New government unit to save millions on consultants
At a time when the relationship between the Australian public service and consultancy firms is under fierce scrutiny, a new unit is looking at keeping more work in-house.
What has been dubbed the Commonwealth Evaluation Unit will essentially be responsible for checking public programs are working as they are meant to.
Perhaps surprisingly, the practice of making sure energy efficiency programs are saving households money, or training schemes using robot babies are preventing teen pregnancies, is applied fairly sporadically in the Australian public service.
Assistant Minister for Competition, Charities and Treasury Andrew Leigh, who has recently added to his workload by taking on the role of assistant employment minister, said it's far more common to see evaluation techniques used in countries such as the US, Sweden and Britain.
Under such a regime, Dr Leigh said the tax office could send out two different sets of letters to people who hadn't paid their taxes, to see what language was most effective.
"It's using that real scientific rigour in order to better assess what policies work and which don't."
The unit, a Labor government election promise, received $10 million in the May budget and is expected to save millions more in private consultancy fees.
Government contract data suggests the Commonwealth spends upwards of $50 million a year outsourcing the work of evaluation to consultants.
The government's reliance on private consultants has long been a controversial topic that's been reignited since consultancy giant PwC was caught leaking confidential government information.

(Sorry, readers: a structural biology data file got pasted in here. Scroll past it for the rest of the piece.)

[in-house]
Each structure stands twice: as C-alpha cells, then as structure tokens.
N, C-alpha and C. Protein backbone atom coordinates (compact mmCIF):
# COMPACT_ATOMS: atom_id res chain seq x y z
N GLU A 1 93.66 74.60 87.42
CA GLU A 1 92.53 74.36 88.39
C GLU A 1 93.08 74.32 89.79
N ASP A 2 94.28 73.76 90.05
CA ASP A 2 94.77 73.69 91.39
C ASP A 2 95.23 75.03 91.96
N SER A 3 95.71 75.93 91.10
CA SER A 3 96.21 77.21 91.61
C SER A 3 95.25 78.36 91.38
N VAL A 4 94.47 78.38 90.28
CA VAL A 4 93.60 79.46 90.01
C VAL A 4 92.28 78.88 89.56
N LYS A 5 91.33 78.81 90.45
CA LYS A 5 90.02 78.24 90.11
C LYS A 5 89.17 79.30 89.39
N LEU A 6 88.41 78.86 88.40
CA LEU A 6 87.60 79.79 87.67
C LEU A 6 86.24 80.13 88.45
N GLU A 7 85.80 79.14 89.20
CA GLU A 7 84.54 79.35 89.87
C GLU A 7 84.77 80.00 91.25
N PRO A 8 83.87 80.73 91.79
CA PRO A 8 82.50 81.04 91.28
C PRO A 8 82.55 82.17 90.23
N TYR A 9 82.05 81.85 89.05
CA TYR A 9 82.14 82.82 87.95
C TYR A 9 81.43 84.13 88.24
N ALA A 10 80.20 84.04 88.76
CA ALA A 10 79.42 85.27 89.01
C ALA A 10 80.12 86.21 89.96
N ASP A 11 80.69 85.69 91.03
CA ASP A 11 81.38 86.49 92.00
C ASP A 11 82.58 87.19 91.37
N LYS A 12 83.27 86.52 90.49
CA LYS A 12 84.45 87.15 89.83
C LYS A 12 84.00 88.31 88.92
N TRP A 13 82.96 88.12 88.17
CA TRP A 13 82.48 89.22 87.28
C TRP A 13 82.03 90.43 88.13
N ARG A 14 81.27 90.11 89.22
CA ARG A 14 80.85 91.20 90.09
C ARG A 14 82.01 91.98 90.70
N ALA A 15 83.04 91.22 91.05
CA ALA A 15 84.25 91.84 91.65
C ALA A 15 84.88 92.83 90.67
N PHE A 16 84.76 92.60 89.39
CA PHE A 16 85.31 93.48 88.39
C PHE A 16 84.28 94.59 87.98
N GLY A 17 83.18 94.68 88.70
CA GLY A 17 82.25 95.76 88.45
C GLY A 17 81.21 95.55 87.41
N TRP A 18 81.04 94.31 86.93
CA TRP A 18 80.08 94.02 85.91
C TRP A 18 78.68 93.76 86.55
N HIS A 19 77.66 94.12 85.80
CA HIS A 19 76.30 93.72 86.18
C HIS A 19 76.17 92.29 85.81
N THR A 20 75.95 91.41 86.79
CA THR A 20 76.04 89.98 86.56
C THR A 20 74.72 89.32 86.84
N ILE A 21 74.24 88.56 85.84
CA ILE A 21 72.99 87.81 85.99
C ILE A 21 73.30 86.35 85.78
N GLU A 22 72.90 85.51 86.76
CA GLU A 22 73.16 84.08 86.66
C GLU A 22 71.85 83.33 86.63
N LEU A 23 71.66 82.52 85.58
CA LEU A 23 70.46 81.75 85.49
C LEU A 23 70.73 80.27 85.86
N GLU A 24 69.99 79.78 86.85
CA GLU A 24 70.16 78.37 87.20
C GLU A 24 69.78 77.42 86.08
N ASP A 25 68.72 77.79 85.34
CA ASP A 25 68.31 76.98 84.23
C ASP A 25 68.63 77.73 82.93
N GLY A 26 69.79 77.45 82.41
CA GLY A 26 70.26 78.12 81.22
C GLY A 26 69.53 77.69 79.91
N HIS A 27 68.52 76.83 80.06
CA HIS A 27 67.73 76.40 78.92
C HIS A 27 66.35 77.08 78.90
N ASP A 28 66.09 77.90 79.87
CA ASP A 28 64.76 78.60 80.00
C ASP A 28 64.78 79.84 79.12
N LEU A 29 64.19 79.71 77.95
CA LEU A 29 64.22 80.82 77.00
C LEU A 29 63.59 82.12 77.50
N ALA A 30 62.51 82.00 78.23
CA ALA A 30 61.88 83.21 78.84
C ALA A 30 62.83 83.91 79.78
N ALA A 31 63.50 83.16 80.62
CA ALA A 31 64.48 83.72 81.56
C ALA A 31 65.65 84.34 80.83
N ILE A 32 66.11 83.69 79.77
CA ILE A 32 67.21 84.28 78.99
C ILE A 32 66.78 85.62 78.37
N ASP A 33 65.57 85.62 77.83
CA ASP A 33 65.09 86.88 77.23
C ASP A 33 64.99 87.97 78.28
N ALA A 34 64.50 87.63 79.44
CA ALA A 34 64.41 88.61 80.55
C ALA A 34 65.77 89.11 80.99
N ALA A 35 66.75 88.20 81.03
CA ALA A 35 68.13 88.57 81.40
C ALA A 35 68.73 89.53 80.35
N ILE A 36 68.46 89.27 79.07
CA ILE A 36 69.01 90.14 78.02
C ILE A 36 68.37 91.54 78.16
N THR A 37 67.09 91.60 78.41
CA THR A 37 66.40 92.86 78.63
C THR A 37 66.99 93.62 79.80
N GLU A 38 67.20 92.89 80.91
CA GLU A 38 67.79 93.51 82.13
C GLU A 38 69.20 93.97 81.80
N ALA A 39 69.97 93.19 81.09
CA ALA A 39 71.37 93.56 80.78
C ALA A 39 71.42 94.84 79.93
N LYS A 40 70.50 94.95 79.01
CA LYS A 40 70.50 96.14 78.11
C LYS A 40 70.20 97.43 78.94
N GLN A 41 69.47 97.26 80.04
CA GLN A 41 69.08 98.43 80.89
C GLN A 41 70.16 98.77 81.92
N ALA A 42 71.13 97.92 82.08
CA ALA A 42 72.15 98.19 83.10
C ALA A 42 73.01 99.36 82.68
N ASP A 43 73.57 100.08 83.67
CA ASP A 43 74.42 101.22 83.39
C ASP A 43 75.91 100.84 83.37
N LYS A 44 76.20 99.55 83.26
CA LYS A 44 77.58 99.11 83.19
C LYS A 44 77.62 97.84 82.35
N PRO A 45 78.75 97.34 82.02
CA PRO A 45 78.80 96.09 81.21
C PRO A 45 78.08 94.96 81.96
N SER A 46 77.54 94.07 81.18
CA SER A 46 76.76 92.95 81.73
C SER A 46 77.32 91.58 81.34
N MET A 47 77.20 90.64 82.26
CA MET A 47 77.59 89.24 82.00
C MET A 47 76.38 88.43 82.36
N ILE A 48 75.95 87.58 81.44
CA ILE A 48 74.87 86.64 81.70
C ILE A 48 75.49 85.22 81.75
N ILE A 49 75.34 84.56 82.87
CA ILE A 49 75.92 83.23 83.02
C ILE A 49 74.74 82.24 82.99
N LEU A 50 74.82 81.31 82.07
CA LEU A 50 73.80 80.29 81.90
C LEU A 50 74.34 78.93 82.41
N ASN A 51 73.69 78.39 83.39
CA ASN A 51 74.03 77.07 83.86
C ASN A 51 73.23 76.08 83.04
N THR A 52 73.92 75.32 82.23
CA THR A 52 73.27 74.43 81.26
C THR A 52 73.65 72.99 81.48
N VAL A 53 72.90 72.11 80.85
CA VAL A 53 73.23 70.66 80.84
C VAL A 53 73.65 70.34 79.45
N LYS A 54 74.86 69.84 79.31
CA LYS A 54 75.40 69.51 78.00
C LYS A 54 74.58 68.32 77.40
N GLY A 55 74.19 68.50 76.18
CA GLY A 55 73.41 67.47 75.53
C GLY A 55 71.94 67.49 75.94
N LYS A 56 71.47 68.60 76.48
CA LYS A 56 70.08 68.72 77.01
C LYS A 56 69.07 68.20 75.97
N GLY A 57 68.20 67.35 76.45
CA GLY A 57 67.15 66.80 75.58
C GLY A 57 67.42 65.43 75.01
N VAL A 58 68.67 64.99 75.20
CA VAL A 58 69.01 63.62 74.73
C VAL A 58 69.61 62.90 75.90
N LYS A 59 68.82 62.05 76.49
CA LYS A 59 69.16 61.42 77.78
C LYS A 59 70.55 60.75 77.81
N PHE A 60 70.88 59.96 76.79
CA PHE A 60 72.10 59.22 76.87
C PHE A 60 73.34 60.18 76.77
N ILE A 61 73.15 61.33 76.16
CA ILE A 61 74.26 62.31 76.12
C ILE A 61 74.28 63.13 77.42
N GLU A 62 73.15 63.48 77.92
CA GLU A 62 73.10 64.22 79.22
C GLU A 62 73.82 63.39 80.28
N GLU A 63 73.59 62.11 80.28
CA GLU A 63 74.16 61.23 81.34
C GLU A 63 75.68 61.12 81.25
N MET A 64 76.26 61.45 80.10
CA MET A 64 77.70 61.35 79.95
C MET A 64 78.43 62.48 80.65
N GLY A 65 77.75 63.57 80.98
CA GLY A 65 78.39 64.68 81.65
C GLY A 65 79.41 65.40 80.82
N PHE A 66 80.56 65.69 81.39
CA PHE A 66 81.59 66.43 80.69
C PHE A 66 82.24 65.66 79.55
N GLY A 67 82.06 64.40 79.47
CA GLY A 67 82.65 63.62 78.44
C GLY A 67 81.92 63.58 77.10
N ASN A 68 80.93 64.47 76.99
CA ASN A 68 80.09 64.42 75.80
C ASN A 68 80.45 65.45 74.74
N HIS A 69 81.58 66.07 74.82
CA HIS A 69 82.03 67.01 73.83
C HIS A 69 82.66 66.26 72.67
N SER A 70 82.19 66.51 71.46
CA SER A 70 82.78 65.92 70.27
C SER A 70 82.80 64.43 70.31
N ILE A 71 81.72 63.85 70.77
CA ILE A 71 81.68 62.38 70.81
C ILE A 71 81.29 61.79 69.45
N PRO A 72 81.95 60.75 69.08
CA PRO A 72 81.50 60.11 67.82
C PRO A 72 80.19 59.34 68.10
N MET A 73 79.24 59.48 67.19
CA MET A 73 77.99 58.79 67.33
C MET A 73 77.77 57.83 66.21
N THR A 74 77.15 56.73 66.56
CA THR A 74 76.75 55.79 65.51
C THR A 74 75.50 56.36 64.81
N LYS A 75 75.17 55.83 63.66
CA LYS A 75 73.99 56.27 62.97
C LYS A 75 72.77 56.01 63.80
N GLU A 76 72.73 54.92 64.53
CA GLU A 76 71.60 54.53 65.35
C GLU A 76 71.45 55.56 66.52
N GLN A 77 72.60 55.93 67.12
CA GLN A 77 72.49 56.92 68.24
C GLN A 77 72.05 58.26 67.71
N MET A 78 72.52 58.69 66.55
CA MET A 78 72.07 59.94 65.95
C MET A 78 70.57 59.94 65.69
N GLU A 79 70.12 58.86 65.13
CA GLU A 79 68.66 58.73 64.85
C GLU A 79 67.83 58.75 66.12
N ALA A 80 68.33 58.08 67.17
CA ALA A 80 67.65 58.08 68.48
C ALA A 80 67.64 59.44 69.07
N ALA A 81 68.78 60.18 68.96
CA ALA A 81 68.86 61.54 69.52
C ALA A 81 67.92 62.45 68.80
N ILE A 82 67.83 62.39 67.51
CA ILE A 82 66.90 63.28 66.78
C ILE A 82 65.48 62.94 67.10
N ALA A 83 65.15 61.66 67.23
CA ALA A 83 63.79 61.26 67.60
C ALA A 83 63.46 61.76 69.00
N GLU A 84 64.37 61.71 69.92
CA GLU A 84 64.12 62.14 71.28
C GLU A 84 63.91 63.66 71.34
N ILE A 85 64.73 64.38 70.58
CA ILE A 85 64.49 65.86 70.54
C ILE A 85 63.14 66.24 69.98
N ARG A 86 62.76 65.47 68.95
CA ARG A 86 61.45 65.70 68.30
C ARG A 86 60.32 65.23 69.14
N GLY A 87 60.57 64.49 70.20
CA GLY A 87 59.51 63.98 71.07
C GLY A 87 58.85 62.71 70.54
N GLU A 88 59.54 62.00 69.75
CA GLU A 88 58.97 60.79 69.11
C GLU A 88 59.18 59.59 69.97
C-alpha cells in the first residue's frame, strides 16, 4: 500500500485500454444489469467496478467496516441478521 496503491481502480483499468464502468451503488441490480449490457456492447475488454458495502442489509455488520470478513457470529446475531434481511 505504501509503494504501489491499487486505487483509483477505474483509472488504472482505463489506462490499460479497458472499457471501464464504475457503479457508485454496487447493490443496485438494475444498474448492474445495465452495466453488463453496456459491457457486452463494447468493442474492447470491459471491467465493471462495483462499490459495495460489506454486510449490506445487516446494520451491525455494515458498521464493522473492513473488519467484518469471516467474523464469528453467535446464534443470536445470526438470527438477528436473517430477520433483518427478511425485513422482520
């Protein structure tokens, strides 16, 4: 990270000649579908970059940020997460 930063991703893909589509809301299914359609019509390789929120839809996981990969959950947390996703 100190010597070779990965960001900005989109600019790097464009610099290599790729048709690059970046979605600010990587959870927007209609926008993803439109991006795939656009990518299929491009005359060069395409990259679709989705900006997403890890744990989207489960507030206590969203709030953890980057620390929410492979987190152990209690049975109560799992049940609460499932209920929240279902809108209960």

The incident, which involved a former partner leaking multinational tax avoidance policy information to clients interested in dodging the laws, is now the subject of a criminal investigation by the federal police.
As well as raising concerns about trust and accountability, the saga has also revived interest in the public sector's dependence on consultants.
Centre for Public Integrity research released earlier in the week shows the volume of contracts with PwC, KPMG, EY and Deloitte - known as the "big four" - surged 400 per cent in the past decade.
Dr Leigh said Labor had a "big agenda" around in-house consulting and trying to build up capability in the public service "on things that matter to the development of policy".
"I don't think we should be outsourcing policy development, I don't think we should be outsourcing evaluation," he said.
The assistant minister said policy evaluation was also a big social justice issue because vulnerable groups were most reliant on government programs.
He cited a famous incident in the US known as Scared Straight. Under the program, delinquent youths were put behind bars for a day, but randomised trials actually revealed that kids in the program were more likely to re-offend than those that weren't.
"The danger is that if you don't do a good job of measuring what works, it's some of the most vulnerable people who suffer," he said.
The new unit will sit within Treasury but work closely with other agencies.